Furthermore, the National Assembly has domesticated twelve (12) very important Maritime Safety and Security Conventions of the IMO which are necessary for safeguarding security and safety in our region. It has also domesticated the International Ships and Port Facility Security (ISPS) Code, which is a very important IMO Convention instrument for safety and security at Nigerian ports as part of its Ports State duties. The Nigerian parliament has also domesticated eight (8) important Conventions and Protocols on marine environment geared towards a clean, safe and secure marine environment.

We as a parliament have been at the forefront of legislation on maritime issues in the past and are currently, actively involved in processing legislations in the maritime sector. The House of Representatives of Nigeria only last week passed the National Transport Commission Bill which it is hoped would have a huge impact on the maritime sector especially with respect to economic regulation of activities of operators and agencies in our maritime sector.

It is in this regard, that we pledge our commitment to speedy processing of the proposed Bill for an Act to provide for the Suppression of Piracy and other unlawful Acts at Sea (and other related offences). The Bill, when passed, is expected to “give expression to relevant Conventions, Treaties and Charters on safety and security and further strengthen Nigeria’s desire to make its waters safe,” according to the promoters of the Bill. The bill is in the court of the Executive at the the moment and we await its transmission as an Executive Bill for legislative processing into law. The Executive should also use the opportunity to transmit other IMO Conventions and Protocols that have been acceded to by Nigeria, for domestication by the National Assembly.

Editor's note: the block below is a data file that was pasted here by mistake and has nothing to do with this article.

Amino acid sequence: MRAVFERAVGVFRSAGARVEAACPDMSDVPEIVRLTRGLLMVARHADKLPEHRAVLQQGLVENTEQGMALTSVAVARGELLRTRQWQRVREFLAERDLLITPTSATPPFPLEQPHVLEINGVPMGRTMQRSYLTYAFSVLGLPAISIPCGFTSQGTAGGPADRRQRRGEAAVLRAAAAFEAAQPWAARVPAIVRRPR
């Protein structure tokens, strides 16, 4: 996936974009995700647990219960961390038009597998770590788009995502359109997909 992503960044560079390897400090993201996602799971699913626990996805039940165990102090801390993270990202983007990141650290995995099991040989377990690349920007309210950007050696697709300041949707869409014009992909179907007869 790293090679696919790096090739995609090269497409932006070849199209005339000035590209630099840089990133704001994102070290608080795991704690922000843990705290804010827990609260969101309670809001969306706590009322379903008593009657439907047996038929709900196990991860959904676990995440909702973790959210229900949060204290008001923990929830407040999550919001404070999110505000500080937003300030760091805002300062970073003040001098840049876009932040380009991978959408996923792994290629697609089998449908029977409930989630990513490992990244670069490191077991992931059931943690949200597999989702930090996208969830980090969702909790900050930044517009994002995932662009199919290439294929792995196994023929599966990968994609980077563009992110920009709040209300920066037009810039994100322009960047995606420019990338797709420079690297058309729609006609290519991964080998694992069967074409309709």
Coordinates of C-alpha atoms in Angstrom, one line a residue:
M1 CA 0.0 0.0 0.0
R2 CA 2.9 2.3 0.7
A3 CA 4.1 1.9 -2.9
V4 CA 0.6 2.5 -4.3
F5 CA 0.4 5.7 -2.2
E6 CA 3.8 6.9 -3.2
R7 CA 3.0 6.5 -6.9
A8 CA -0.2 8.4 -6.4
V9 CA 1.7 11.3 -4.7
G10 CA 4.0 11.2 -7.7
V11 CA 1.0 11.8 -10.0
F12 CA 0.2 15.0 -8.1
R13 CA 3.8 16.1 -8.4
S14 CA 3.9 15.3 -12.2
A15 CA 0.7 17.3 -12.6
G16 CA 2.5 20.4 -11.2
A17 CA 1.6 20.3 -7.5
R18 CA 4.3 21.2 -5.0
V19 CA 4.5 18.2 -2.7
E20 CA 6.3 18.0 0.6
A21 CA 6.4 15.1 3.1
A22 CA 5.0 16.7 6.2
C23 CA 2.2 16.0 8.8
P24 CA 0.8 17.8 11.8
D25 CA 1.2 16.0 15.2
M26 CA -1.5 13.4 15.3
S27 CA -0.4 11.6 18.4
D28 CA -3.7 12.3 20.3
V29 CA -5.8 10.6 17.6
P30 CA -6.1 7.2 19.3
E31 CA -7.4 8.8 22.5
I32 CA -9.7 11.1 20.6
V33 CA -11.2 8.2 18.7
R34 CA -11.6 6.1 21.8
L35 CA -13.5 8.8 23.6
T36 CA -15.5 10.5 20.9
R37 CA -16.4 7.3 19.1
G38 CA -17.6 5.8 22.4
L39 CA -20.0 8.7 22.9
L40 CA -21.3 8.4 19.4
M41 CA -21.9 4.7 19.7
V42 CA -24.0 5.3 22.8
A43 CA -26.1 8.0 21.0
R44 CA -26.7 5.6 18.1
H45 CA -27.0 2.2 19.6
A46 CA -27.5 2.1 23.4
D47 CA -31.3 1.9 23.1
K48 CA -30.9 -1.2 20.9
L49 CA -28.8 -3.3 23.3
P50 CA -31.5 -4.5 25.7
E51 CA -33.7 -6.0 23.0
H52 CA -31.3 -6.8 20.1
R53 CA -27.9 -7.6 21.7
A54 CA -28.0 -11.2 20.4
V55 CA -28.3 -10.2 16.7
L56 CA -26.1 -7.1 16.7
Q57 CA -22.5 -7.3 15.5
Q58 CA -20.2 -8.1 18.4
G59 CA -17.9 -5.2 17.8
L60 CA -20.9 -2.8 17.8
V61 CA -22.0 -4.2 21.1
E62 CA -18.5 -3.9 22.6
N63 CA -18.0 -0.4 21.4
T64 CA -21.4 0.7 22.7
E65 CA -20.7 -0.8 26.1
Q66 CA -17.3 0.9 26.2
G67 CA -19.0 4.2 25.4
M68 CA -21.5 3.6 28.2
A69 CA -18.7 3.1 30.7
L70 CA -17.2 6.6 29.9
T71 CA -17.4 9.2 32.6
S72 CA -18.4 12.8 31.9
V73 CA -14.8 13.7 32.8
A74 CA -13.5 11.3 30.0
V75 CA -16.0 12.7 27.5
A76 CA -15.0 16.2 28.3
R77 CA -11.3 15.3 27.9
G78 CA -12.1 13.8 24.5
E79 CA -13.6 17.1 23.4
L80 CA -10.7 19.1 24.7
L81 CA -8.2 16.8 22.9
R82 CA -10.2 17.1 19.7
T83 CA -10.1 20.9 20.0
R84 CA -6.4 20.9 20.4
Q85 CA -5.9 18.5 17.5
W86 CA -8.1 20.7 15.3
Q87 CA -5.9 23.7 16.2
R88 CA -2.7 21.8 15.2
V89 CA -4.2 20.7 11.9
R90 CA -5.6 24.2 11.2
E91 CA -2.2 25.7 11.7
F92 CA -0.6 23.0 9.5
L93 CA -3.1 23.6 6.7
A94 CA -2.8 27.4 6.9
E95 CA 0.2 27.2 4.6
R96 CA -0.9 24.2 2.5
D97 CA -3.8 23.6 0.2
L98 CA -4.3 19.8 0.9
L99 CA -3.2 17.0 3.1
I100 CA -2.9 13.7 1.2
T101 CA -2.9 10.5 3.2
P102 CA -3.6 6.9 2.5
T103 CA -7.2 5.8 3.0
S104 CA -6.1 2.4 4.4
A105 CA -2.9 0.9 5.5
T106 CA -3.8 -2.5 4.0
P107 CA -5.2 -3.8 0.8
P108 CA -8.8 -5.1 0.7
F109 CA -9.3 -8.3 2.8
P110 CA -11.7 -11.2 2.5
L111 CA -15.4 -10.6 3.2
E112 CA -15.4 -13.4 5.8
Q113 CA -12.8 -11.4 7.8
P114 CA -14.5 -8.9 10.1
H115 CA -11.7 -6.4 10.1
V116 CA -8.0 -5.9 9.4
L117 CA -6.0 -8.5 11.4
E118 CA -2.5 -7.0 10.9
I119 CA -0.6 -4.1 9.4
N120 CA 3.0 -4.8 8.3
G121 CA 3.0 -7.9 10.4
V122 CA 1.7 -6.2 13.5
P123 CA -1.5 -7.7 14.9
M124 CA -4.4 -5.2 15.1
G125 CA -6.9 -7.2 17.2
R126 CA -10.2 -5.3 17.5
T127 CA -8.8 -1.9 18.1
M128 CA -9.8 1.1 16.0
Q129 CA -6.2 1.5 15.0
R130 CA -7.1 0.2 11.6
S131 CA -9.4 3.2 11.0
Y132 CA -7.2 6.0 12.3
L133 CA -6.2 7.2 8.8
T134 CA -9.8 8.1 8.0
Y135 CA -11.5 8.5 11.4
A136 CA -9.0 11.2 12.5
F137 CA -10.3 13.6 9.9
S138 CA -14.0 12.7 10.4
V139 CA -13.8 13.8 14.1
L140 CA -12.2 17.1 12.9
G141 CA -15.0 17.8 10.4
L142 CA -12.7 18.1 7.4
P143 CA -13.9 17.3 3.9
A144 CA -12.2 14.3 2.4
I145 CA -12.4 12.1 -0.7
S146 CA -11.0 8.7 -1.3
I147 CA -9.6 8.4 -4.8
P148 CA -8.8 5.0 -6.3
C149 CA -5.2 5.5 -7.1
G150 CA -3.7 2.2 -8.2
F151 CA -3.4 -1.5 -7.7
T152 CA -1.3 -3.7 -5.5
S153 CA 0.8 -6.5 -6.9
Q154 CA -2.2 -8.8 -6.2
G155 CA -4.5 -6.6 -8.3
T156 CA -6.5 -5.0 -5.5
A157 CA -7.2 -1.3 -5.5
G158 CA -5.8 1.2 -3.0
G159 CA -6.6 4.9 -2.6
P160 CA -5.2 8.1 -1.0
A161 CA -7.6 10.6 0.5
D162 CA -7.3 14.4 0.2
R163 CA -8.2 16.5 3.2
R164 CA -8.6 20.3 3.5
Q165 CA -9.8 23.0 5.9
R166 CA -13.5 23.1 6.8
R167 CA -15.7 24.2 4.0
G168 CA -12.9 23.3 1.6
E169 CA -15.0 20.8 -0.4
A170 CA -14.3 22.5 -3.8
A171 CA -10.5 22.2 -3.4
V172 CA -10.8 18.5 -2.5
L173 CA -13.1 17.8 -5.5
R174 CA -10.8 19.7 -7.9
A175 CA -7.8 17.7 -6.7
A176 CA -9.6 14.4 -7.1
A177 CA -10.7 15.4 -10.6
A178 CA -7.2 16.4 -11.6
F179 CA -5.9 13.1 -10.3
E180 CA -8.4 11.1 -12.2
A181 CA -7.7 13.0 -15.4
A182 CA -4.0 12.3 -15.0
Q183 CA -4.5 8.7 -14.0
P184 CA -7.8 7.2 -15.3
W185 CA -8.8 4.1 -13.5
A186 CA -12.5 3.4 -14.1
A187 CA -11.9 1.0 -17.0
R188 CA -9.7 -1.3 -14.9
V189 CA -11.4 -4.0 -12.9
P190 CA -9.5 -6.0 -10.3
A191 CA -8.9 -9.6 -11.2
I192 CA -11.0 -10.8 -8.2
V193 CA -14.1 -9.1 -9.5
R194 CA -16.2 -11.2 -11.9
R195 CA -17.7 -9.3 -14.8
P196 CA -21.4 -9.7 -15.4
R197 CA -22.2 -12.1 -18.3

Finally, any discussion of maritime security, safety, administration and development cannot be complete without discussion of the impact of Climate Change and the possibility of developing a blue economy following the Paris Convention on Climate Change. Nigeria and indeed Africa cannot be left behind. We shall play our own part as parliament when it is brought before us in due course.

In closing, permit me to awake our conscience, even if it amounts to a rebuke, to the fact that the days of paying lip service to the emergence of, skilled indigenous seamen and sea women and indigenous fleet owners, not vessel owners, are well over. A strong man lifts the cargo he generates, therefore Africa must possess the capacity to lift the cargo it generates, be they dry or wet, if it must qualify as a strong maritime continent. The case must not be the sustainable use of African oceans and seas by non Africans but by Africans first and then others. I know of very few curses greater than for one to make his bed and for another to lie on it.

By Rt. Hon. Yakubu Dogara,

Speaker, House of Representatives, The Federal Republic of Nigeria.